Recently I posted an article poking fun at Blizzard’s decision to force single-player Diablo 3 sessions to depend on the battle.net servers. In the article I implied that Blizzard’s decision was a result of technical incompetence—that somehow programming a non-networked game is more difficult than programming a client-server game, and Blizzard developers had failed to crack the problem. Diablo 3′s “networked standalone” (clearly an oxymoron) campaigns aggravate me as a player because they make it harder for me to get into the game, stay in the game, and enjoy a smooth experience within the game. I felt that Blizzard deserved some ribbing for sacrificing the quality of my single-player experience in the name of keeping everything networked.
But as a game programmer with experience developing massively multiplayer games, I do understand why Blizzard took their decision.
It’s all about security and the real money auction house.
The Diablo 3 real money auction house is where players trade in-game weapons and artifacts for—you guessed it—their bona fide hard-earned cash. Blizzard gains a portion of that cash, and judging from the amount they’ve spent on Diablo 3 servers, they clearly projected for those earnings to be a major source of revenue.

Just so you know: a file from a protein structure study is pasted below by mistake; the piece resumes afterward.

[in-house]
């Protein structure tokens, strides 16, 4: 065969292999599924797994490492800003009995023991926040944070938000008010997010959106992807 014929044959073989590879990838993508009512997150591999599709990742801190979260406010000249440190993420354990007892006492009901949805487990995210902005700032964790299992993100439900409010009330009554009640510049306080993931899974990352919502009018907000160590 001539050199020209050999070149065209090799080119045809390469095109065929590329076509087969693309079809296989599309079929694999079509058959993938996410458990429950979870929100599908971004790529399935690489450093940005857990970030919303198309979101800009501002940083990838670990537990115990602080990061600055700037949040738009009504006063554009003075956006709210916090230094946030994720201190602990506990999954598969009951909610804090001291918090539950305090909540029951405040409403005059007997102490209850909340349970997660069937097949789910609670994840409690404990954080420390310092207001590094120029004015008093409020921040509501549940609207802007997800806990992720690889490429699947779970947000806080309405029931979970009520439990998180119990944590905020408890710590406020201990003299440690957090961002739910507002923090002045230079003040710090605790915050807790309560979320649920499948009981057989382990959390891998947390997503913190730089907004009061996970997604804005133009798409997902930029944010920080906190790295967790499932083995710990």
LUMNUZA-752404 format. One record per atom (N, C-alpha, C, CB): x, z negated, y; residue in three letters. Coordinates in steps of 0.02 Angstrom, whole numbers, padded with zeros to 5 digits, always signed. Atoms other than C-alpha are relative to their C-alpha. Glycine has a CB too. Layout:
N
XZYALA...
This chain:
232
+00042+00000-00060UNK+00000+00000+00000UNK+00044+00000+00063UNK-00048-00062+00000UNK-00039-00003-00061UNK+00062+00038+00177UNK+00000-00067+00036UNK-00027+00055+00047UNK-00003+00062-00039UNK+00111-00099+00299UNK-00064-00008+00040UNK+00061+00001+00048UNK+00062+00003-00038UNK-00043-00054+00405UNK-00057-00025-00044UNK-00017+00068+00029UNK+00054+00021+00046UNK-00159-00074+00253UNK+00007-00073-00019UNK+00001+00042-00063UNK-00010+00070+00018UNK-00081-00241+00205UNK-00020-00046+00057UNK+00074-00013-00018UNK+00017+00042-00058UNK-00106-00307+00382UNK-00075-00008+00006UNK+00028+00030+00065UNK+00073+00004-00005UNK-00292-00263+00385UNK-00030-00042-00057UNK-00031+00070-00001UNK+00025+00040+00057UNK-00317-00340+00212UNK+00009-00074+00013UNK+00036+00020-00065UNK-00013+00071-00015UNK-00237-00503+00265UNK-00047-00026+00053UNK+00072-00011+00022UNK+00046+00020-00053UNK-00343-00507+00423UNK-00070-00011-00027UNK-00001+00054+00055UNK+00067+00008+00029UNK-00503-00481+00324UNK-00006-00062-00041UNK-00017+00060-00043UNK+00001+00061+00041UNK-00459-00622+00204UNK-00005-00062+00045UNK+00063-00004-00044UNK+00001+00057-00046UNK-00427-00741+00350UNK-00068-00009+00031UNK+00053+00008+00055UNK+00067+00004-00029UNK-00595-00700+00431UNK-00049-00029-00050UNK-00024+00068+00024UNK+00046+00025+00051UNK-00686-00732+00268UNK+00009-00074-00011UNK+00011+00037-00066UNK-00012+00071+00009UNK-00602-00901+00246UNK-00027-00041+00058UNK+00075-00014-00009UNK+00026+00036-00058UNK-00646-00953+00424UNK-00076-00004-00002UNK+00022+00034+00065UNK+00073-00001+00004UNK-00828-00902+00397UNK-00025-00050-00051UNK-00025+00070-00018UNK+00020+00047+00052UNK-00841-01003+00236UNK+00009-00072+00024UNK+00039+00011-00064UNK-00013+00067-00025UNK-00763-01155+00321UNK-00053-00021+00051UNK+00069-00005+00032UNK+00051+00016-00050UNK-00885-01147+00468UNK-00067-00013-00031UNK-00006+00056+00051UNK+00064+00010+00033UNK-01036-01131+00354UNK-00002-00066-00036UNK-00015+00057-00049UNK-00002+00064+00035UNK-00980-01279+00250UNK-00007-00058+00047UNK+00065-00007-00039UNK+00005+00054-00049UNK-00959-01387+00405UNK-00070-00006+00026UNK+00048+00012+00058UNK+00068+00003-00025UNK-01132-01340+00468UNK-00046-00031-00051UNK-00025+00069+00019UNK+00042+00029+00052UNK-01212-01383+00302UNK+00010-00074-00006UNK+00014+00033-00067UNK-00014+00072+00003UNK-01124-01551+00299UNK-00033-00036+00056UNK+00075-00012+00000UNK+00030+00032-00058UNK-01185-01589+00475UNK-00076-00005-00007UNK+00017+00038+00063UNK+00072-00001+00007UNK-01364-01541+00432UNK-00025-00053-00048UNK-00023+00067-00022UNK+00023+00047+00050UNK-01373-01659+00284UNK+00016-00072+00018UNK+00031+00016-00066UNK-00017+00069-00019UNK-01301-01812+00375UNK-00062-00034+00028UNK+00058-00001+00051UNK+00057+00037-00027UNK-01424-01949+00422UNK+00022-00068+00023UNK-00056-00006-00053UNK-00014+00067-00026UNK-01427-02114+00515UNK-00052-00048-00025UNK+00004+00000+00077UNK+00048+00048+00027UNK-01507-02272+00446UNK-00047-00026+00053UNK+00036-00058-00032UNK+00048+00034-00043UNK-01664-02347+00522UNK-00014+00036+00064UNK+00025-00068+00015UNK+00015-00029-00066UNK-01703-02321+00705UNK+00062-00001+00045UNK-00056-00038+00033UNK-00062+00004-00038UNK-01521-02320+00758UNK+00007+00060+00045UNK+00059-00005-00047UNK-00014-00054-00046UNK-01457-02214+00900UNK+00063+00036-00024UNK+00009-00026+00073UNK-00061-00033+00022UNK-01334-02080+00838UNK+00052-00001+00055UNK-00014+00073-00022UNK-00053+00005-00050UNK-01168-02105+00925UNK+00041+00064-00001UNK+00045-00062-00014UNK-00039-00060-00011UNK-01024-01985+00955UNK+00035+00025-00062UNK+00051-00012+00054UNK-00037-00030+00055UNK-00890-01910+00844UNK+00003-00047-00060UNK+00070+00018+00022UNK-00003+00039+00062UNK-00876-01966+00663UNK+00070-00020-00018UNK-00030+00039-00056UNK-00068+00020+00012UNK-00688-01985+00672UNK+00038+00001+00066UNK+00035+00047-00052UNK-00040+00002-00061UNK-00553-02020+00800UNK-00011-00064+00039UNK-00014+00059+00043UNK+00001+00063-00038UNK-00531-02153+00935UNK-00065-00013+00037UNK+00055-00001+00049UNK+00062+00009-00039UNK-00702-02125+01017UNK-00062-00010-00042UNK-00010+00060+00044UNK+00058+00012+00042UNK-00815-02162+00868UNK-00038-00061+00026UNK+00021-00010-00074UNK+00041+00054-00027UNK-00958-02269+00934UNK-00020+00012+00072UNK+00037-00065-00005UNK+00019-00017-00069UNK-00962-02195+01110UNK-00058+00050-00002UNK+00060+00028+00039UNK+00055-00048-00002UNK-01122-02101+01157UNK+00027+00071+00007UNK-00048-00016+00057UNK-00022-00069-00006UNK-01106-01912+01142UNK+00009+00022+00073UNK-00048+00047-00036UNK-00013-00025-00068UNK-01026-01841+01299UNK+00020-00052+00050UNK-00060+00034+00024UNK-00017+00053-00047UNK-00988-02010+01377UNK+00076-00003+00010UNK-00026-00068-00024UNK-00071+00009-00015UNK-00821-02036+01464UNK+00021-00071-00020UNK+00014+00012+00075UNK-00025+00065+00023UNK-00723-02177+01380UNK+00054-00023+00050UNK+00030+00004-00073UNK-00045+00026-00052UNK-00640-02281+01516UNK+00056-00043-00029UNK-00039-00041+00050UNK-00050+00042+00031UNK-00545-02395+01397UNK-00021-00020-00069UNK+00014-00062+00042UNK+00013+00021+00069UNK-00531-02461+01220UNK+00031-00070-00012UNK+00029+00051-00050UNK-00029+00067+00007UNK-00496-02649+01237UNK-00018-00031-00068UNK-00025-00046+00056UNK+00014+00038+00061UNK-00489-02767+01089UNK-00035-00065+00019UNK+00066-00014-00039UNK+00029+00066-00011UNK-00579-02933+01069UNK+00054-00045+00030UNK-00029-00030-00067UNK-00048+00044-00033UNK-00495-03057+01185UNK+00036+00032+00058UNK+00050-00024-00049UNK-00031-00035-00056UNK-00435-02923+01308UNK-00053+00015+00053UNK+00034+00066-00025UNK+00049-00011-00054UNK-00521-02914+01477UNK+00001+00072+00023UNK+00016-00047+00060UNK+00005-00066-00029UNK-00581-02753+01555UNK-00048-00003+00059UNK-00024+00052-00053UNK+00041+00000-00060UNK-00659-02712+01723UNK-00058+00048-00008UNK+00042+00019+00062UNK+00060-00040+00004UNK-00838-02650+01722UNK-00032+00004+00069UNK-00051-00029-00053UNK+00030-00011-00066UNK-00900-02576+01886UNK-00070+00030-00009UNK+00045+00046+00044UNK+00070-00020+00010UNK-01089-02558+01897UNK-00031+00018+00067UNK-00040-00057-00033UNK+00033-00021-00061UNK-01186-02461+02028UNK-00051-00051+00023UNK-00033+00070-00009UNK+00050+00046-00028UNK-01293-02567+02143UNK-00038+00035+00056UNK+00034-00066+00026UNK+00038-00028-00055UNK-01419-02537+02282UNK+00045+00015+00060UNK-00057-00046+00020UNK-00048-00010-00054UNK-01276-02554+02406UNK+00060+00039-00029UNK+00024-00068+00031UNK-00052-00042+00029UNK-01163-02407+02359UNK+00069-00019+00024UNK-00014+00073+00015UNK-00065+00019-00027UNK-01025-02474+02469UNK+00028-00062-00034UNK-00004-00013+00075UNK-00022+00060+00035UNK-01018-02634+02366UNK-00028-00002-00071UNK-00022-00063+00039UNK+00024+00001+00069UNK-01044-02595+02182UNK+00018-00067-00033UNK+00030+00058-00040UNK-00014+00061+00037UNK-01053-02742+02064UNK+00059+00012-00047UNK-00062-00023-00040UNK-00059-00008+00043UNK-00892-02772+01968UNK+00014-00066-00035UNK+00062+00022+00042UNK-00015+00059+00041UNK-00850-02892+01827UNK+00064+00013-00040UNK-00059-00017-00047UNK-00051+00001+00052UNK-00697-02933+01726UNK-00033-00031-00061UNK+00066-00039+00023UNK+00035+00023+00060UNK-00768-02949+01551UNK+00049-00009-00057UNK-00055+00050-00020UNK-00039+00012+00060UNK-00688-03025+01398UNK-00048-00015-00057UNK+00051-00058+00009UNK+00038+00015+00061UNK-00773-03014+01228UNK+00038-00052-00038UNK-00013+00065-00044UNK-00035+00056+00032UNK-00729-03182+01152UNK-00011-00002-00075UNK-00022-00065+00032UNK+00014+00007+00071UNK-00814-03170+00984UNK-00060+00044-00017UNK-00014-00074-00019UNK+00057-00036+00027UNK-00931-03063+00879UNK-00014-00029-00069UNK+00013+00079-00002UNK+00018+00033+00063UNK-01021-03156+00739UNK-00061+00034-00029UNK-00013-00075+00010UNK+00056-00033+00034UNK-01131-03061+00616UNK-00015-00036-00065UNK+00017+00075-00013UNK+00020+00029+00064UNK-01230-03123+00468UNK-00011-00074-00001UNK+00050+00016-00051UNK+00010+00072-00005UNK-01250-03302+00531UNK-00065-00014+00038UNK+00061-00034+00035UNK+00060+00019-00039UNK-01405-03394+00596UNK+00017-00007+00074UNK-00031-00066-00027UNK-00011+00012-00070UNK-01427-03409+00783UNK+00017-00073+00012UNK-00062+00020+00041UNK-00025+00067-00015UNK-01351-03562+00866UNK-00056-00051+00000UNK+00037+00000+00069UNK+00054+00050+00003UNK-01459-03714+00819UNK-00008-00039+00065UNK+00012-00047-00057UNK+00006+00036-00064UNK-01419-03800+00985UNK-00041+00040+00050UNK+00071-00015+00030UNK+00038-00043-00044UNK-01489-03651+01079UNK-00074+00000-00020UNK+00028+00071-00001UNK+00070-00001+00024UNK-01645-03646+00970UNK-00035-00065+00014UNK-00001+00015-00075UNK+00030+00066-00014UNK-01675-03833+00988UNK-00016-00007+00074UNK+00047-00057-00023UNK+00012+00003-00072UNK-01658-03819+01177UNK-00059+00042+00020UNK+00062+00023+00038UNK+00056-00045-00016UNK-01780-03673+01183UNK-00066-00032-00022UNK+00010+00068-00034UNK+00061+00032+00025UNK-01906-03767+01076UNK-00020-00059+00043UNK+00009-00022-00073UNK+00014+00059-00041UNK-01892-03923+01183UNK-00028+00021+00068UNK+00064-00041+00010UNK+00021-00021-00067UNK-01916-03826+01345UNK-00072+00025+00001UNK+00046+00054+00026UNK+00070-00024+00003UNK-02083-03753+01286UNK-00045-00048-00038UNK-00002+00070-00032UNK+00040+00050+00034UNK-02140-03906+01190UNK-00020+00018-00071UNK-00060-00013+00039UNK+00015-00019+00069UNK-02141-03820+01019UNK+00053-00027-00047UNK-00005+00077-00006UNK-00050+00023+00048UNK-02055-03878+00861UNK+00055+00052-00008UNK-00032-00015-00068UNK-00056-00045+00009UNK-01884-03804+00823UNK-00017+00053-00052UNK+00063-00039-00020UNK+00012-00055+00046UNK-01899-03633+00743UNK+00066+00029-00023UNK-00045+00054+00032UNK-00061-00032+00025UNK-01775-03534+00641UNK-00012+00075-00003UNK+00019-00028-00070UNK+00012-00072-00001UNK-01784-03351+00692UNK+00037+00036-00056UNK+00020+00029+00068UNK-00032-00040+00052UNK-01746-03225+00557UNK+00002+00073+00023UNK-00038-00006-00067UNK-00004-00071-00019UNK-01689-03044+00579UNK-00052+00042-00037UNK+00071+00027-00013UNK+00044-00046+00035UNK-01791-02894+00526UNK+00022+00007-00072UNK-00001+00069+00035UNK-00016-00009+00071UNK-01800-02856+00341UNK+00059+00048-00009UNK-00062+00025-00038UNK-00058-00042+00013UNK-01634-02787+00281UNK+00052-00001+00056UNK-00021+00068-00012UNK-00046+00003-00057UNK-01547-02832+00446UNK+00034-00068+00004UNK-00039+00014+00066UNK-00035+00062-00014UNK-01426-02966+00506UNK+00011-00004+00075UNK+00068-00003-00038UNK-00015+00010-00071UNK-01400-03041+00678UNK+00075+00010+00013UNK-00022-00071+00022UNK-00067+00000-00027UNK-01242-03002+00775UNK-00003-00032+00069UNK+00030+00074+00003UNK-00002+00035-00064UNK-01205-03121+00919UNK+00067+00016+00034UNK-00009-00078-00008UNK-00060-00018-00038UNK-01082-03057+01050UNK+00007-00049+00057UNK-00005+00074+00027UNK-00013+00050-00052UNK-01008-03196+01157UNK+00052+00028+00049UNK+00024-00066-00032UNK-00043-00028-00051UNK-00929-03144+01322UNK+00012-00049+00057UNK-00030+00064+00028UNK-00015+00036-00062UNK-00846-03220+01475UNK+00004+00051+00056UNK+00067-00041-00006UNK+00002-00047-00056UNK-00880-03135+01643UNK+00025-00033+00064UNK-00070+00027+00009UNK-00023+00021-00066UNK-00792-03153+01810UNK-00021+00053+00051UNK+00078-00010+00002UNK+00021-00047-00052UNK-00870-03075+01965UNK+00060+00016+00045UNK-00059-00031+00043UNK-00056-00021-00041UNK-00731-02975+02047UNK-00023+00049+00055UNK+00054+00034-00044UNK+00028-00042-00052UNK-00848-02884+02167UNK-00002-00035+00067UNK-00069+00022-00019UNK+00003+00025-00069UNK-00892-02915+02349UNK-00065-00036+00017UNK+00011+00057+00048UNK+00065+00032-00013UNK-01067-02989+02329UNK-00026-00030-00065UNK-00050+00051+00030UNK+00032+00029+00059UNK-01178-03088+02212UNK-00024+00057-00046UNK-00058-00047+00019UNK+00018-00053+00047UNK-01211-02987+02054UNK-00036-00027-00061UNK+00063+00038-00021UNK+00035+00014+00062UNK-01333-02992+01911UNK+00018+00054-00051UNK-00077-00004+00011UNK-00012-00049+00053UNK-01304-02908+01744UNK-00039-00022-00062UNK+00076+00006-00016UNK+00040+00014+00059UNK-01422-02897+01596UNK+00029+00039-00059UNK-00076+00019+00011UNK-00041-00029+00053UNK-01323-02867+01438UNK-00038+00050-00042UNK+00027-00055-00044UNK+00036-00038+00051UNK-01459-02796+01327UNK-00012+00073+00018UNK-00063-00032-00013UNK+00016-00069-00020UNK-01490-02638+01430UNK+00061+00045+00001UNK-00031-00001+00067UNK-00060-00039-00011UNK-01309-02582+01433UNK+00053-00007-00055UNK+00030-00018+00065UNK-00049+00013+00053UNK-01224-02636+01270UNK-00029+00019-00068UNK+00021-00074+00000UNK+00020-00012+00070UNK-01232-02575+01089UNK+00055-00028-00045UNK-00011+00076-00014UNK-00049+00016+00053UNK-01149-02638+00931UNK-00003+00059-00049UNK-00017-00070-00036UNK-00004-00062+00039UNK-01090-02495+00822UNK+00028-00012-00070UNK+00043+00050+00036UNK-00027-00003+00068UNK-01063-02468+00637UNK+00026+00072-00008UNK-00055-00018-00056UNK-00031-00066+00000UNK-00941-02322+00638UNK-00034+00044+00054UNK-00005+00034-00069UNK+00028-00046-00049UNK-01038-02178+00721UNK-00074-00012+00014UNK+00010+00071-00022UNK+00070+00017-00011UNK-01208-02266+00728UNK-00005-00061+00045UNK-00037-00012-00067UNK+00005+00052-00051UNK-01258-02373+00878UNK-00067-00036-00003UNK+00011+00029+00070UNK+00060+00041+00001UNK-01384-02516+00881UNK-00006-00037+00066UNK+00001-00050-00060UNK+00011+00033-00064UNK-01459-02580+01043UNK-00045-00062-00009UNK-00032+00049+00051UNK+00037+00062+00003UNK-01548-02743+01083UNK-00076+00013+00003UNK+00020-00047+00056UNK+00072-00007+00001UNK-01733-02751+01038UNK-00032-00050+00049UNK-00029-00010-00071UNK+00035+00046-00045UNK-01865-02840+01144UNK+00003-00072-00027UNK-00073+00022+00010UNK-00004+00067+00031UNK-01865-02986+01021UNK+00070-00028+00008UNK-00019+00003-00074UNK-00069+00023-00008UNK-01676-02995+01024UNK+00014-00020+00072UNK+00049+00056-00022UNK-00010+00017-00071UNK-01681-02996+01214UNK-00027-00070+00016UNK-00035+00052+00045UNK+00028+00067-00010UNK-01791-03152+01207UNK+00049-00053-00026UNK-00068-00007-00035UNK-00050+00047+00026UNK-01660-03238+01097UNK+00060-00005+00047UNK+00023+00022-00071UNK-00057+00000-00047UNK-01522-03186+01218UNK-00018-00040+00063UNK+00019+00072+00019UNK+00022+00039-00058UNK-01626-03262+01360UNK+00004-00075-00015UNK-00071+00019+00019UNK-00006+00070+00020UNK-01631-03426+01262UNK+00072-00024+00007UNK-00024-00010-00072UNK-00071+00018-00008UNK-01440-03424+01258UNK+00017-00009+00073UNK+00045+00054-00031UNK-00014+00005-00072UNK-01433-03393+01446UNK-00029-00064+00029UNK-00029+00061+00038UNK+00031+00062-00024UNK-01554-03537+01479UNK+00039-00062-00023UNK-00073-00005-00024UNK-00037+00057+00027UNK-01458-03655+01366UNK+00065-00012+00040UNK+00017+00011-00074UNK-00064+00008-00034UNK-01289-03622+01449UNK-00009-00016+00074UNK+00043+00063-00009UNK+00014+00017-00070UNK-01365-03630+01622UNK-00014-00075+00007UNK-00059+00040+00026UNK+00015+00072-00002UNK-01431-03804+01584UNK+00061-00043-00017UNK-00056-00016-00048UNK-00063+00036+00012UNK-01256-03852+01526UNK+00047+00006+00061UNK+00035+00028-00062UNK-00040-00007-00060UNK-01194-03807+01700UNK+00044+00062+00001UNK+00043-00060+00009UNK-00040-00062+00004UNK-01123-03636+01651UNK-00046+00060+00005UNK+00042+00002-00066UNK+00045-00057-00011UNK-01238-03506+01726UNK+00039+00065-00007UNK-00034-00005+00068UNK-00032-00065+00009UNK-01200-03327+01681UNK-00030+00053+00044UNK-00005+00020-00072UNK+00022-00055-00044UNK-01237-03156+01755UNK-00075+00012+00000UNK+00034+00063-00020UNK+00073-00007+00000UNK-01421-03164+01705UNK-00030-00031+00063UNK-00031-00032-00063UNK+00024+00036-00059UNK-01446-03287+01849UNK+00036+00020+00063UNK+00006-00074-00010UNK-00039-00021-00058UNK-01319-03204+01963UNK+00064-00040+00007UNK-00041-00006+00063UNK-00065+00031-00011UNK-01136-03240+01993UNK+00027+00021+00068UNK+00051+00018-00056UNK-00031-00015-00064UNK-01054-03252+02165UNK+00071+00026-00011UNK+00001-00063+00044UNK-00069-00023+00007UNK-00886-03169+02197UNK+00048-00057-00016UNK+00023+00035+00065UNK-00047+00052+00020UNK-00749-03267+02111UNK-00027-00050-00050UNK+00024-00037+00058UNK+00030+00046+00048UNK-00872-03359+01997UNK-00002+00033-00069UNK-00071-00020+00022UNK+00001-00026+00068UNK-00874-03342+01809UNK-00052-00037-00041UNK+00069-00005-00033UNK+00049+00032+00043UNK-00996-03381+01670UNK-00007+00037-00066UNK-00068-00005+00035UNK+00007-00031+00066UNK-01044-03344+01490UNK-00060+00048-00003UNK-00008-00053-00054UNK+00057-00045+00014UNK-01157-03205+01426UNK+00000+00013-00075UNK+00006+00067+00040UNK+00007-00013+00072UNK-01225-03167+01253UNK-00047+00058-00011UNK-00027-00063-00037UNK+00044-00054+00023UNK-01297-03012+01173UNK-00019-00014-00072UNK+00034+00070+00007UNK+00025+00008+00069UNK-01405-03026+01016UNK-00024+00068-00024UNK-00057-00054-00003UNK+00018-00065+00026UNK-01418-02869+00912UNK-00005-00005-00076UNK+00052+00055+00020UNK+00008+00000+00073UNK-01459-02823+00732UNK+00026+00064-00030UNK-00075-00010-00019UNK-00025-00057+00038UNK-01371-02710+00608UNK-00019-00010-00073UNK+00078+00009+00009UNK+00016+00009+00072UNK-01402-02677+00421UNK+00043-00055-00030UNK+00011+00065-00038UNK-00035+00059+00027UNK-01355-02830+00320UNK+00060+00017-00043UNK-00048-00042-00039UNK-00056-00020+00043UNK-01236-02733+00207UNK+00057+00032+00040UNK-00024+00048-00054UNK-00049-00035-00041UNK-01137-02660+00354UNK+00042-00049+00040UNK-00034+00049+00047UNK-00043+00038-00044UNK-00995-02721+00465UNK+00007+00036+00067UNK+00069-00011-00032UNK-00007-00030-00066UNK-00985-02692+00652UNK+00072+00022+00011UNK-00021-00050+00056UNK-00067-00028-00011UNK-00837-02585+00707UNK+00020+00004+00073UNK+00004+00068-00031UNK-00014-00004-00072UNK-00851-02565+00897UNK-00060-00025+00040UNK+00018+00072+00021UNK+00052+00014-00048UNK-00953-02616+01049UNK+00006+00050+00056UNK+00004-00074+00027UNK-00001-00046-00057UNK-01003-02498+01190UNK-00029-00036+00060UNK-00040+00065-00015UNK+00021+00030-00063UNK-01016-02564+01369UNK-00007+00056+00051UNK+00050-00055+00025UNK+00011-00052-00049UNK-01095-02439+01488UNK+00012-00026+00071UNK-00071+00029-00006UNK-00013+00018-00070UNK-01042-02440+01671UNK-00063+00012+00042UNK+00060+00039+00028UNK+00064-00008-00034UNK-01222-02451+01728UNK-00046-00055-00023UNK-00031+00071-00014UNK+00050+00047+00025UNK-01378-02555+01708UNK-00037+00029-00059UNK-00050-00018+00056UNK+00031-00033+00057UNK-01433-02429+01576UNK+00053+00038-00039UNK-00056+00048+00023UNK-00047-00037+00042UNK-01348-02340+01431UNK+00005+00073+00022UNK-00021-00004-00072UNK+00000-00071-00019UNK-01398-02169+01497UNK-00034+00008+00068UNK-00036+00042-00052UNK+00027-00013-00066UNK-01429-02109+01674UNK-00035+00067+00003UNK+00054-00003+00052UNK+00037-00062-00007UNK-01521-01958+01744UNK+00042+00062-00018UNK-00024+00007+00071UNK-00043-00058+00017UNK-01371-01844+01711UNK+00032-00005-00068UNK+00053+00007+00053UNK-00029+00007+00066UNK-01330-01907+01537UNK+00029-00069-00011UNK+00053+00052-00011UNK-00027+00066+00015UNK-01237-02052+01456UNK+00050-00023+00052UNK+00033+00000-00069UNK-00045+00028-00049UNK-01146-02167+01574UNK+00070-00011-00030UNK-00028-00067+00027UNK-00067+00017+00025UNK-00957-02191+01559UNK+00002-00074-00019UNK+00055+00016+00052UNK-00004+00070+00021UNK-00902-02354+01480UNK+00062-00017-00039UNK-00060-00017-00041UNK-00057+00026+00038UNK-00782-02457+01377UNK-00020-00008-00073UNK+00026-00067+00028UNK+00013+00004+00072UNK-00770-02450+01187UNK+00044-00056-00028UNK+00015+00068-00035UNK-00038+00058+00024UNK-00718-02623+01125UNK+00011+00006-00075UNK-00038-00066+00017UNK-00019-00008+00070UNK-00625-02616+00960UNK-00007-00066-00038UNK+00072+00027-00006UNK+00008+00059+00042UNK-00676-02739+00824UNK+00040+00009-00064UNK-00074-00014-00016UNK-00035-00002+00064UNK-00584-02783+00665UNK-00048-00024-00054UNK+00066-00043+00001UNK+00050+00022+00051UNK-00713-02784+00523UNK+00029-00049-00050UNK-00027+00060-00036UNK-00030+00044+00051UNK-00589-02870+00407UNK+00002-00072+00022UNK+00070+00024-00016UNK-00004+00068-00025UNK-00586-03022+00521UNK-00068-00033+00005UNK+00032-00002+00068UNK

But players won’t spend their money unless they believe they’re buying something valuable. The items for sale in the real money auction house have to be powerful, game-changing, and unique (or at least rare), or no one will pay a penny.
It’s the good ol’ Supply-Demand-Price triumvirate. An item’s power and prestige defines its demand. Its rarity defines its supply. The intersection of these factors define its price.
Blizzard’s goal is to create a market where the prices are as high as possible. Therefore they must drive up demand and drive down supply. How are they to do it?